It has that political drama’s same sense of optimism, and the same sense that its characters can be at odds without wanting to literally kill each other, but it saves itself from sentimentality by always feeling shot through with a bittersweet melancholy. At all times, as the characters slowly work their way toward our current internet era, there’s a sense of everything gained by their technological advancements, but also everything we’ve lost in the wake of packing up our psychological baggage and moving it online.
Halt and Catch Fire is about four people — Joe, Cameron, Donna, and Scoot McNairy’s Gordon — who start the series longing for connection, then find it with each other (and others) in various permutations, then try to spread that feeling of connection to the rest of the world. It’s telling that the foremost innovation any of them come up with is, essentially, an online message board system, which allows various members of a gaming community to talk about things other than video games.
By recapturing those early days when it seemed as if computers might give us the world, instead of slowly seal us off into our own bubbles, Halt and Catch Fire invites viewers to reexamine our own relationship to technology and each other, and how often we try to let our online selves stand in for the people we really are. Presenting a happier life than the one you’re actually leading for the benefit of social media followers isn’t exactly an undiscussed phenomenon, but Halt and Catch Fire captures beautifully just how old this impulse is. We’ve always tried to use computers to buff off our rougher edges. Then again, we’ve always tried to use everything to make ourselves seem cooler, or better looking, or happier than we actually are.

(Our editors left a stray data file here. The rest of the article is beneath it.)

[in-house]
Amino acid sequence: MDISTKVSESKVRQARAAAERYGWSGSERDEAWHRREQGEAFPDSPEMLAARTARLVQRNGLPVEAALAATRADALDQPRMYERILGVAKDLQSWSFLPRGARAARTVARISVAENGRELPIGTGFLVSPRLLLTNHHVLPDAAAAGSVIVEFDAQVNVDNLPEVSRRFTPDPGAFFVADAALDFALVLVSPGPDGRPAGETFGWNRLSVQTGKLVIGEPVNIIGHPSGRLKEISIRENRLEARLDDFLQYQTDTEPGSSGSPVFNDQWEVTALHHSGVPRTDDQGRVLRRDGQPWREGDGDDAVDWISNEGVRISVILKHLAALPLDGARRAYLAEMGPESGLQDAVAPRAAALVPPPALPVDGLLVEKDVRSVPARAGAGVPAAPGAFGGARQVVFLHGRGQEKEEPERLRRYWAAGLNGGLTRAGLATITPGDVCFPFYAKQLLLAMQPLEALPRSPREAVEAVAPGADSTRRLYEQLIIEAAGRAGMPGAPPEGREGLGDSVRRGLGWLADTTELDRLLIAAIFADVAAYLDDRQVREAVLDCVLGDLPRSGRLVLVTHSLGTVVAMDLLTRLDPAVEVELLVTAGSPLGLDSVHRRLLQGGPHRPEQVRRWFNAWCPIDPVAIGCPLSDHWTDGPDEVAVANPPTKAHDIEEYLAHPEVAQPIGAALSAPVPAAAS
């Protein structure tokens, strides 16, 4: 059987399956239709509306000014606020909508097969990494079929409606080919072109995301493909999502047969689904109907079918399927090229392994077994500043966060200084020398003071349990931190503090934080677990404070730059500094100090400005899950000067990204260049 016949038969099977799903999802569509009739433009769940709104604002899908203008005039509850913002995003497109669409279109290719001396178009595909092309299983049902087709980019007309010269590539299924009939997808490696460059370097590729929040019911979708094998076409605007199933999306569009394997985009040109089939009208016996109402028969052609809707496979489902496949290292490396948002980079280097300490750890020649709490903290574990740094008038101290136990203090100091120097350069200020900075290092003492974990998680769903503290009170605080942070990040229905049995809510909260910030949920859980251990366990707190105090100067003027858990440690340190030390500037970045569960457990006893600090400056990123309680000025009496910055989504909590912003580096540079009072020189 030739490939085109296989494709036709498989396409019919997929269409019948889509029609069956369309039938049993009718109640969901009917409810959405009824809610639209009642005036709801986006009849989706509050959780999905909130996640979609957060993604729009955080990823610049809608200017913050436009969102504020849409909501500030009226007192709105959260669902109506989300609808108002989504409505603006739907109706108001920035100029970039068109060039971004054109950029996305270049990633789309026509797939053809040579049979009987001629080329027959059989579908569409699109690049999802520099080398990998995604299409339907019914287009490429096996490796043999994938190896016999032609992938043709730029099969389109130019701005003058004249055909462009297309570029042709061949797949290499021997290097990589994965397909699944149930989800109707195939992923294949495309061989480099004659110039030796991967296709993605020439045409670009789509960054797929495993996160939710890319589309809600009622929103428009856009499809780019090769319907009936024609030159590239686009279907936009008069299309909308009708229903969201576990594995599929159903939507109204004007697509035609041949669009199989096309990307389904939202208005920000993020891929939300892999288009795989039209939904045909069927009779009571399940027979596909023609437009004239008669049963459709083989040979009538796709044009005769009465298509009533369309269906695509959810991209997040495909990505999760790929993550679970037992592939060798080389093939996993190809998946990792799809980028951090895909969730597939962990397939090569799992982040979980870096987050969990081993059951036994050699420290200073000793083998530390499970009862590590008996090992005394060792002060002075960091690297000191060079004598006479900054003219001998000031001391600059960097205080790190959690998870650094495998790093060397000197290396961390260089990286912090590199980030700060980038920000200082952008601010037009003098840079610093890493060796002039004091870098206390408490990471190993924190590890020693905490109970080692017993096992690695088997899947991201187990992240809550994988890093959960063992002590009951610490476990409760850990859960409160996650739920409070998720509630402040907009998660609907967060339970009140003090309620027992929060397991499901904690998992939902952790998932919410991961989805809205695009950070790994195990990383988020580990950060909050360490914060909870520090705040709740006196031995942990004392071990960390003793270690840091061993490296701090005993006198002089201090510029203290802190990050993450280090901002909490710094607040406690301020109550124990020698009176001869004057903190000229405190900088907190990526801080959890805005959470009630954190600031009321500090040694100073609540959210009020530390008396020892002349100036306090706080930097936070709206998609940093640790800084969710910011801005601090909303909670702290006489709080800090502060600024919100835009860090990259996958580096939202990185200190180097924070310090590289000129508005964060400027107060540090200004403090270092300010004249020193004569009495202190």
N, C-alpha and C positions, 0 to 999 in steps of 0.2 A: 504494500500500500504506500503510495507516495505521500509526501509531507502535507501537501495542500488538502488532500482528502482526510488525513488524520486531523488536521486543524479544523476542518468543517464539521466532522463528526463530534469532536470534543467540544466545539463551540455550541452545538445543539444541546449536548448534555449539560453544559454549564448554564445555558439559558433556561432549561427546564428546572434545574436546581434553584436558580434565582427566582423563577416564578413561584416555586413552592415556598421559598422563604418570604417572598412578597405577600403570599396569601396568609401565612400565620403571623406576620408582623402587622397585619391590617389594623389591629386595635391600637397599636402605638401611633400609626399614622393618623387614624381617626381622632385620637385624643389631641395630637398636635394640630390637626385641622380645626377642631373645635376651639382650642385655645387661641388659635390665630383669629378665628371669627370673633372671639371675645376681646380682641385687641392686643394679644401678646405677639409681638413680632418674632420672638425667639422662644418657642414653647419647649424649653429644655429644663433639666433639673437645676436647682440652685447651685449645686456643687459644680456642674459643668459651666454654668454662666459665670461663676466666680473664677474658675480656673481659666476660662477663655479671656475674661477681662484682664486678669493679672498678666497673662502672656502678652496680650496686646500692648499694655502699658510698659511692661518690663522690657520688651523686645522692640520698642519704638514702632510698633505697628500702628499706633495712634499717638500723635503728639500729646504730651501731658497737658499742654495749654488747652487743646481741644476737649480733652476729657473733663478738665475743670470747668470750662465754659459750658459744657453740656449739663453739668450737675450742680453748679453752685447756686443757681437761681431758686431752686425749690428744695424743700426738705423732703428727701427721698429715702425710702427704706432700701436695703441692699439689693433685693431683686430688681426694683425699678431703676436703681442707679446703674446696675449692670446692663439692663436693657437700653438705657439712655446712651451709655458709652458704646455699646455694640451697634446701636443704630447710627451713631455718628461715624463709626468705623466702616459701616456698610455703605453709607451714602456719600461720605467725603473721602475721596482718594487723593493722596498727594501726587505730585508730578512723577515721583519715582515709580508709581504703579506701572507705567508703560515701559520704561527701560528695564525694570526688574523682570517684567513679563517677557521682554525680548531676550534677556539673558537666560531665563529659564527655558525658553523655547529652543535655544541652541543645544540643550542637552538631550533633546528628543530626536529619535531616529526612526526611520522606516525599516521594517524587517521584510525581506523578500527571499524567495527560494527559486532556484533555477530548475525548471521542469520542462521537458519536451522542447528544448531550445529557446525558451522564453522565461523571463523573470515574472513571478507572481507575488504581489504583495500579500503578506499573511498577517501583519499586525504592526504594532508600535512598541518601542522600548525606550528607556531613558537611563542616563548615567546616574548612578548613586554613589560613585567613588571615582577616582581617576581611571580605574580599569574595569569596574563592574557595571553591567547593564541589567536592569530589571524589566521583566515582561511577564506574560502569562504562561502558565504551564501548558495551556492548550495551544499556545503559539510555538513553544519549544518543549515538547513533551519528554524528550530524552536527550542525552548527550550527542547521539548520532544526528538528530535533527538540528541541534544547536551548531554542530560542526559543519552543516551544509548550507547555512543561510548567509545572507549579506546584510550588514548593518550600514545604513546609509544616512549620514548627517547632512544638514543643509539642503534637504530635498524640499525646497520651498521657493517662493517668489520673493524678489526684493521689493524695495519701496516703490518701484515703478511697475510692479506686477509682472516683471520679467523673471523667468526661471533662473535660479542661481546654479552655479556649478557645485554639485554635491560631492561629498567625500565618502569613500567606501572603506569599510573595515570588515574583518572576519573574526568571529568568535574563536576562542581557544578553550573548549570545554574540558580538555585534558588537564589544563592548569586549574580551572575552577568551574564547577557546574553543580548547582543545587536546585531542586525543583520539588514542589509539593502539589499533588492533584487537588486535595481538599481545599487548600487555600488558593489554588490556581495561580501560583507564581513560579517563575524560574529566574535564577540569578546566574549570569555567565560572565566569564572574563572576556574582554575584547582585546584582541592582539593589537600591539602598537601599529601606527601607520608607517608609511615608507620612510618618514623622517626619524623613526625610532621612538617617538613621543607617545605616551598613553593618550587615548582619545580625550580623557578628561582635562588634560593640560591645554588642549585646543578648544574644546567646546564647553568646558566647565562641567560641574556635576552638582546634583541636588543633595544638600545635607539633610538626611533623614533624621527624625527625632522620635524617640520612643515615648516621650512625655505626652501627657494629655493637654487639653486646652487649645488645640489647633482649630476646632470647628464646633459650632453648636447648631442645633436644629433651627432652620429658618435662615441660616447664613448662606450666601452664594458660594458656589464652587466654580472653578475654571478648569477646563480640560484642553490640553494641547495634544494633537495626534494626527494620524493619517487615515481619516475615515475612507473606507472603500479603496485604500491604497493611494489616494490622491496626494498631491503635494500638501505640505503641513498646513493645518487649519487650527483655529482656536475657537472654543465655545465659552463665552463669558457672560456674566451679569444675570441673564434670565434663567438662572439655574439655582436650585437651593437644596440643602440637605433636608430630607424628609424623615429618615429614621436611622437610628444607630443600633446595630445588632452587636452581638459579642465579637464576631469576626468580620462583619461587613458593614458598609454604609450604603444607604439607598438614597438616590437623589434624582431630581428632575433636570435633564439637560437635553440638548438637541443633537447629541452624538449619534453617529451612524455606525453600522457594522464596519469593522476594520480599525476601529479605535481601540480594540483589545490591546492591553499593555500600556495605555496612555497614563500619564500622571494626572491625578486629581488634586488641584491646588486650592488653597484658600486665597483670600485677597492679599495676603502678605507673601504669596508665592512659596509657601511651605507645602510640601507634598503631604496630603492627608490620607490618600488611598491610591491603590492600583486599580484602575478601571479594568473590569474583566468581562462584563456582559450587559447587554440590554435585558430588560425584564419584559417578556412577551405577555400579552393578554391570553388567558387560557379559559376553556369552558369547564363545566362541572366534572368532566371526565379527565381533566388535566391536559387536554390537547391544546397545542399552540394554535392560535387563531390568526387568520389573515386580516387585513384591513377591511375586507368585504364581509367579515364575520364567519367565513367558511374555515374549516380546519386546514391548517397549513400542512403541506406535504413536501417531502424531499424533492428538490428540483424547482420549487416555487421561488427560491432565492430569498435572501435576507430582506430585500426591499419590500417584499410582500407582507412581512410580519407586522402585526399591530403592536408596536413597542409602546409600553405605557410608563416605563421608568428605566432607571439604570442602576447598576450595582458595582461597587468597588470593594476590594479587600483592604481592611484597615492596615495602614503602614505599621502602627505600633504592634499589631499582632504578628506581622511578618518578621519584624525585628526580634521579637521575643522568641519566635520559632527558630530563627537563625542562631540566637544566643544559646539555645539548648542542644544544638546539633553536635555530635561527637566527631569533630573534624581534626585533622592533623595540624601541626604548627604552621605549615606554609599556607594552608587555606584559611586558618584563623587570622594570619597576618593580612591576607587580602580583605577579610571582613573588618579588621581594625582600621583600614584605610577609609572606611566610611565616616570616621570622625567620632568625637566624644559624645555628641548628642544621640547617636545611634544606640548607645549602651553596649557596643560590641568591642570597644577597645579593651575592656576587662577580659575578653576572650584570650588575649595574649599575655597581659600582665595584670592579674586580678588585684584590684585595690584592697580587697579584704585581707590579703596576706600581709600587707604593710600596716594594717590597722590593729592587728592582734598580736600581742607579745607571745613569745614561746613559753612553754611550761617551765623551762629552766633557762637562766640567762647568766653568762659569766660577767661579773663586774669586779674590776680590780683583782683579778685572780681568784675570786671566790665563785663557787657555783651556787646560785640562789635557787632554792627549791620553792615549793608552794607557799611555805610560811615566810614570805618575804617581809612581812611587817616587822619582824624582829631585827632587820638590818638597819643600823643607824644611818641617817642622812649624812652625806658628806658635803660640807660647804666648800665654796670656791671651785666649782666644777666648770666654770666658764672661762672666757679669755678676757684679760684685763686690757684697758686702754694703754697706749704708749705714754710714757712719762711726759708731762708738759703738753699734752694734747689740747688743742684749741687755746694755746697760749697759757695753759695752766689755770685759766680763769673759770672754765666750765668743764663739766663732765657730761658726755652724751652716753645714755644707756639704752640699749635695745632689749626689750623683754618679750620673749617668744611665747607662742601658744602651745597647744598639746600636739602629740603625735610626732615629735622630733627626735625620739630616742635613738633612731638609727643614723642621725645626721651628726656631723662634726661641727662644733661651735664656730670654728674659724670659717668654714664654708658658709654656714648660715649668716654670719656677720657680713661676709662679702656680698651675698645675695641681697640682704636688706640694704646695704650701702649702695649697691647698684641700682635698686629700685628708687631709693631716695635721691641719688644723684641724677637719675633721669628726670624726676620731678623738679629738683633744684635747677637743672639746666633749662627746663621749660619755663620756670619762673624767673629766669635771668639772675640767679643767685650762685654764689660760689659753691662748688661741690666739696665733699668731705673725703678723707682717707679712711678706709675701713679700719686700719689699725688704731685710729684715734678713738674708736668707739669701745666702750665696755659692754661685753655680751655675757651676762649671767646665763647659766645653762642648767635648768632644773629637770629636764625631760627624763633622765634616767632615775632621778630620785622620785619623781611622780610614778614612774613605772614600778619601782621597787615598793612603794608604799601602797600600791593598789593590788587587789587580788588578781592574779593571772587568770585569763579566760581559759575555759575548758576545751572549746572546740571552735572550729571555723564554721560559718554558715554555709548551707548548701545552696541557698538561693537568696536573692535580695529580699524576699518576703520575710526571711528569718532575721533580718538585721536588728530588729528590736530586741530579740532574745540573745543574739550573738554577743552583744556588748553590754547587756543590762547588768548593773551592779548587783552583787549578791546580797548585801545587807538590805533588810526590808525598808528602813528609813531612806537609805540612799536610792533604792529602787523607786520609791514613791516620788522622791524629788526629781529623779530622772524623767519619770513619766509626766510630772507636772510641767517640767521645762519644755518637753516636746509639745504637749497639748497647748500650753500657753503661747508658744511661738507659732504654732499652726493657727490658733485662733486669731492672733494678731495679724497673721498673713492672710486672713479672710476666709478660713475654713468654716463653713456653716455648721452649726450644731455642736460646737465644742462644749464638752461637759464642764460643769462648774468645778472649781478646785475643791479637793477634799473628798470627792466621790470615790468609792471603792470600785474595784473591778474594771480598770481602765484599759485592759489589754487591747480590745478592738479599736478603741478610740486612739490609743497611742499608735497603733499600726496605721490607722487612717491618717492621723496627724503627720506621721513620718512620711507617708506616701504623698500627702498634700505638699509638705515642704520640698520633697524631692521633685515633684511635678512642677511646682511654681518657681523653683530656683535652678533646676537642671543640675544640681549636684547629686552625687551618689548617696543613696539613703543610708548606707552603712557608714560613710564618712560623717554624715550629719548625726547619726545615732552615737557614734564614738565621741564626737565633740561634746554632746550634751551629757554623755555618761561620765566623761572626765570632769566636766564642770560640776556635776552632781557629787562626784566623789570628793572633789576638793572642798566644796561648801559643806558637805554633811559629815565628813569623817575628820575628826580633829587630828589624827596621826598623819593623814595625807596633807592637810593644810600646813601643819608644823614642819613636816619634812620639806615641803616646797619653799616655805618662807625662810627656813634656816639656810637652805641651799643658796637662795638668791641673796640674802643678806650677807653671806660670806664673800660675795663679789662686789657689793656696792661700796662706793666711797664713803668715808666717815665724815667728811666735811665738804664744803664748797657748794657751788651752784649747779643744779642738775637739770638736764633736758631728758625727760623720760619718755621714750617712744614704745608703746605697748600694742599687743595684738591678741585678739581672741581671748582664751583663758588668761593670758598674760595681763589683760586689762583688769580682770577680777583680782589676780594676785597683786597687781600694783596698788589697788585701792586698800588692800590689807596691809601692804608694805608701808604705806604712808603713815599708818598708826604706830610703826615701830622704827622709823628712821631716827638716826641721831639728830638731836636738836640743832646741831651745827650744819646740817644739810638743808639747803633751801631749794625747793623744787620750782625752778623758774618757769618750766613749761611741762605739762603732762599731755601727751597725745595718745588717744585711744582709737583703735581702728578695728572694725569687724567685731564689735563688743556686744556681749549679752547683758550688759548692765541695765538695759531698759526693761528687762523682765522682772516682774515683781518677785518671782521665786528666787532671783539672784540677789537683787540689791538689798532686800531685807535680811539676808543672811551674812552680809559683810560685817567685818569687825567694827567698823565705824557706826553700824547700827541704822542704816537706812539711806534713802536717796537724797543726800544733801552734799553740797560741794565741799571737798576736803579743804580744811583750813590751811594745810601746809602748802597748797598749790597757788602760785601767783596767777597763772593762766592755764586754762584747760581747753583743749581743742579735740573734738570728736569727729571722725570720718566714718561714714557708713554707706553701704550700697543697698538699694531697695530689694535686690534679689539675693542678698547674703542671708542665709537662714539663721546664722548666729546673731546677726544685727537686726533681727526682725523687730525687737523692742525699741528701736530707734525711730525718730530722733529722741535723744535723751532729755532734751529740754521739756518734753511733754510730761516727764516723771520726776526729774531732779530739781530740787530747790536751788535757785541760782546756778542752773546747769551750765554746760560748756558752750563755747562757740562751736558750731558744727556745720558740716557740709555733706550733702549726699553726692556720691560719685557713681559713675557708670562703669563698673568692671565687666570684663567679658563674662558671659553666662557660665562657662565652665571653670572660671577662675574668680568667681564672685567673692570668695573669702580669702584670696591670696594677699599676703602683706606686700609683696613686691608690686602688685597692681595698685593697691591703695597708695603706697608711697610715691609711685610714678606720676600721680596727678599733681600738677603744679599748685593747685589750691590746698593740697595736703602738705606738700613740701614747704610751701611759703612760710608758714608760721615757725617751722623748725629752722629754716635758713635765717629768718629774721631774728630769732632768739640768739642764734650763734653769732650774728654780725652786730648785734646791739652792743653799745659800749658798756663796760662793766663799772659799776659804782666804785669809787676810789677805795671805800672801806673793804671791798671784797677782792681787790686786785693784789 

But this focus on connection and dissolution, present from the first moment of the first episode, also means that the final three seasons of Halt and Catch Fire somehow manage to make many of the worst moments of those early episodes seem better than they came across at the time. Particularly in the show’s fourth and final season, it revisits the dynamics of season one — especially by exploring a business partnership between Joe and Gordon — but with the benefit of added character development.
Now we see the woundedness in Joe, and not just the wounds he shows to the world. Now we see how hard Gordon was trying to be someone he wasn’t, and how much happier he is when he embraces a truer self. Cameron’s flinty brilliance, Donna’s need to chart her own course, even the aching longing for family of bossman Bos (Toby Huss) — they were all there in season one, just a little harder to see.
One of the big ideas of Halt and Catch Fire is one it shares with AMC’s earlier drama Mad Men, an obvious inspiration: We all keep repeating many of the same mistakes, because of our own internal logic that we can’t entirely fix or escape. Halt expresses this in the idea of iterations — the idea that a computer program can slowly become less buggy over time, can smooth out flaws. Nobody in Halt completely becomes whole, perfect. But they all do become better, as they endlessly iterate themselves. To put it in a religious sense, none of them achieve nirvana, but all of them get a little bit closer by being together.
For a show so filled with conflict and sadness, it was also a series filled with hope and beauty, with the idea that everything might be okay if you find your people and stick to them like glue.
It was a great show. I hope you’ll come to love it too.